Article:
||Volume 19, Number 3, Nov./Dec. 2006
What exactly is a Francophone school?
by Daniel Bouchard
You teach for the Francophone district? Is that one of those private schools? My child is in French Immersion, is that the same thing?
These are some of the questions I am asked by teachers at English workshops or even by the general public and I answer as best I can.
I tell them that I am a native Franco-Columbian still living in Maillardville and that I teach in my public community school, l’École des Pionniers de Maillardville, with students whose background is connected to our French heritage in Canada and across the world.
Let me start from the beginning and recount the story of French education in British Columbia.
In the early 1900s, Fraser Mills, the largest mill in the world at the time, was in dire need of good workers specializing in the wood industry. They had a fairly large group of experienced Québécois brought by train to Coquitlam, promising them a church and school in order to preserve their culture and language. These pioneers founded Maillardville, which they named, not after the well-known duck, but after their first parish priest, Father Maillard. As well, Québécois nuns were brought in to deliver the best quality French education possible to the often very large families, some of them my relatives. After the Second World War they built a second French church and private school to accommodate the migration of French Canadians from the prairies.
I went to this second private school, belonged to the French community all my life, and even taught there for a few years. As there was no public French school, my father paid to have his seven children go to six different private schools (elementary schools, boys’ French boarding high schools in Edmonton, and my sister in Maillardville) while still paying public property taxes to support the public schools. He was double-taxed at the time, but still managed to make ends meet. He would just jokingly tell us to put more water in the soup and it would last longer.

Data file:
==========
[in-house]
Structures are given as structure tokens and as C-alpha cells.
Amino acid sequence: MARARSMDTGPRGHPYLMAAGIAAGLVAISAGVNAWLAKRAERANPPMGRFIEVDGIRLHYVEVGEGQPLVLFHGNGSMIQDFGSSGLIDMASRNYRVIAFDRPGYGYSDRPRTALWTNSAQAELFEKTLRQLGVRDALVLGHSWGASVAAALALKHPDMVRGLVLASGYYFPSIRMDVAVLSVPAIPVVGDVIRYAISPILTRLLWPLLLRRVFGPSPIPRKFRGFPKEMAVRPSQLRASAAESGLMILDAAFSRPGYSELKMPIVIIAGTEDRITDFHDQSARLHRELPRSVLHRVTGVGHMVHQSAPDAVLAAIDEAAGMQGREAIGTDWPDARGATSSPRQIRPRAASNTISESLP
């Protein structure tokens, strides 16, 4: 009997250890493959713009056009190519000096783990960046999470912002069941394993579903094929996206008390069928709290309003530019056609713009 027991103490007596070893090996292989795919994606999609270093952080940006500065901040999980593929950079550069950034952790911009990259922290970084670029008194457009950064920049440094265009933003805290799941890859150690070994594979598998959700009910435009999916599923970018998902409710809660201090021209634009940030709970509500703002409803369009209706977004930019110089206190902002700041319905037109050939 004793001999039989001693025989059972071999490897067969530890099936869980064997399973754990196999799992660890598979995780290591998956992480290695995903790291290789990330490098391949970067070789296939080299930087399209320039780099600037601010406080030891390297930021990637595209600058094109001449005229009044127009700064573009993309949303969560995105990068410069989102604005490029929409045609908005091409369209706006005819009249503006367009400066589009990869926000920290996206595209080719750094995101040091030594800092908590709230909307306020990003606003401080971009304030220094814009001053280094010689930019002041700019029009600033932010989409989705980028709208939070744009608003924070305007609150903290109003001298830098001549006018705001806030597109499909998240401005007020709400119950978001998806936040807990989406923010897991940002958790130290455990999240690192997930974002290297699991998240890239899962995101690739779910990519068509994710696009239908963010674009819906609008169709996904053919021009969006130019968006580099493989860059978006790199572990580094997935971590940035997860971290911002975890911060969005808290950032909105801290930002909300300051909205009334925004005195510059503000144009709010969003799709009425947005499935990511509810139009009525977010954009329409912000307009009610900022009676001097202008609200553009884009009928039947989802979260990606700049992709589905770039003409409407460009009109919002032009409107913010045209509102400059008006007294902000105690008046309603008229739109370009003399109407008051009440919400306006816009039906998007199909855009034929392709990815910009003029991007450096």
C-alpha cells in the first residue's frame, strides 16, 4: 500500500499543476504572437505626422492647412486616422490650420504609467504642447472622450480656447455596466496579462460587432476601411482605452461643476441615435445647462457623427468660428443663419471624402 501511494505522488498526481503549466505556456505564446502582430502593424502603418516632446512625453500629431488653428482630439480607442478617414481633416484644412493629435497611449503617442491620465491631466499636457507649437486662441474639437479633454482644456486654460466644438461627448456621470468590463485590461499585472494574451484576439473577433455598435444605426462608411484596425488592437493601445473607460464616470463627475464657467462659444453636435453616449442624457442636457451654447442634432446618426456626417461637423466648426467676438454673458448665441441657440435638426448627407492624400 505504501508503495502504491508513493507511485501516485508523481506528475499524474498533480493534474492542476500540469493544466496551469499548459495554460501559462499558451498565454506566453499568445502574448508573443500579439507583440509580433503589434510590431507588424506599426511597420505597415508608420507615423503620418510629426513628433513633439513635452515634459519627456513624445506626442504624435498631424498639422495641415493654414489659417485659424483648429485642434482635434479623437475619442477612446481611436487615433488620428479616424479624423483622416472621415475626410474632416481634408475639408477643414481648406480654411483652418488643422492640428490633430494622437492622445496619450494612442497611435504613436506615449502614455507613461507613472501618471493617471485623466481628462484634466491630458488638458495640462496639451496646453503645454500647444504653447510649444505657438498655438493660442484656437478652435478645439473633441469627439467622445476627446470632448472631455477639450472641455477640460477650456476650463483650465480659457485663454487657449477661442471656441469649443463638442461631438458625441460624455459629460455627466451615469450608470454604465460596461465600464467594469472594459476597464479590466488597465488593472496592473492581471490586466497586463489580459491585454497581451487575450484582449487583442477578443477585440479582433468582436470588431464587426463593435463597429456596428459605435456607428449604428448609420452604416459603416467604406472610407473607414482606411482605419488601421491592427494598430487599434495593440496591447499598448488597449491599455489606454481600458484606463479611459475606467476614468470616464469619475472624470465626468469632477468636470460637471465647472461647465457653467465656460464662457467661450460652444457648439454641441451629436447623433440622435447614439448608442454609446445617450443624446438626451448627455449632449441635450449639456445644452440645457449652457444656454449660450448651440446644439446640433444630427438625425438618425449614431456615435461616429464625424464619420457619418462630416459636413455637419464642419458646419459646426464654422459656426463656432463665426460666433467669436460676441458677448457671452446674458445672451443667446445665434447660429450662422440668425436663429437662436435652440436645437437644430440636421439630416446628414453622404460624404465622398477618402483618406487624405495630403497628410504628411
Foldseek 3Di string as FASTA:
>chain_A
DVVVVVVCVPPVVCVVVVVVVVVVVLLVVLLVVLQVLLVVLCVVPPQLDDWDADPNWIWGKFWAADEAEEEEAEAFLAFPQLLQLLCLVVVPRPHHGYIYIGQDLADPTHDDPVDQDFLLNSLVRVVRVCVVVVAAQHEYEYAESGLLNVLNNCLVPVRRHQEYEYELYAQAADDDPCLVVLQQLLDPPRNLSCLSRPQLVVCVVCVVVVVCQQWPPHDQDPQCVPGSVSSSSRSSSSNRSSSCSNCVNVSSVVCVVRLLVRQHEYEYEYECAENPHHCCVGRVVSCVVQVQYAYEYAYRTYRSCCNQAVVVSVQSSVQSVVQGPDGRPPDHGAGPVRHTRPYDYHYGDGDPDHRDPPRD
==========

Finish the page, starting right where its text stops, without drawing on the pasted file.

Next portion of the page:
Prime Minister Trudeau opened our eyes to the fact that one-third of Canadians were Francophone and had the right to have their children educated in French anywhere in Canada. From then on, Francophone parents endeavoured to have a Francophone education for their children in British Columbia.
In my teens, I witnessed the first fiery public meetings for French public schools in BC and my baby sister was in the first public Francophone class in Maillardville. Francophone parents fought to ensure their children’s rights and more than once engaged the province in the possibility of involvement with the court system.
Nearly 10 years ago, thanks to our Charter of Rights and to these parents, we got the right, not just to have our French schools, but to manage them.
When the Francophone Education Authority or le Conseil scolaire francophone was instituted in 1996, I was teaching in one of the Francophone schools. We had Francophone programs before that but were isolated and governed by the various school districts within which we taught. We had to make many of our own resources and were pretty much on our own.
The Conseil scolaire francophone is one of the few regional school districts in Canada spanning an entire province with 39 sites. We are a small group of nearly 300 Francophone teachers educating almost 4,000 students and we now have our own school board, administrators, consultants, etc.
Finally we can govern our own schools, and even have the right to acquire land and have schools built. Surprisingly, the bulk of our incoming money is generated per student head, about the same amount as our English counterparts, and like you, we have found ourselves in the same deficit situation for the past number of years. We are not elitist; we have roughly the same proportion of children with learning challenges and have our share of children with special needs, too.
Why do I teach for the Francophone district? Why did my ancestors and I sacrifice so much for so long to keep our Francophone children educated in our mother tongue? The answer is simple. Without passing on our language, we cannot transmit our culture, our historical identity, our uniqueness. Without our schools, we could easily slip into the mainstream culture as have so many of us.
I say, let’s celebrate our diversity, our uniqueness, our differences, and the fact that Canada is a success story that accomplished what our European counterparts never could. We have French Immersion, but we also can be proud to have our Francophone schools in every province in Canada!
So what is a Francophone school? It is the heart of our community, that which promulgates and preserves our culture, that which binds us and lets us continue to pass on our unique Canadian identity to our children. It is not a French immersion school since only children who are under the Charter of Rights can attend.
To all British Columbians, mille mercis! It worked for me, a 53-year-old native French BC Canadian, a product of the Francophone system, and I truly believe that it is working for our children of French heritage in our Francophone public system.
Thank you also British Columbians for your respect of our needs and for allowing us to make it happen.
It is quite something to conceive that Francophone education is nearing the 100-year mark in BC.
Joyeux 20e anniversaire à l’École des Pionniers de Maillardville!
Joyeux 10e anniversaire au Conseil scolaire francophone de la Colombie-Britannique
La voici mon histoire, mon vécu, ma passion et j’en suis extrêmement fier!
Daniel Bouchard is vice-president of the Francophone Teachers’ Union.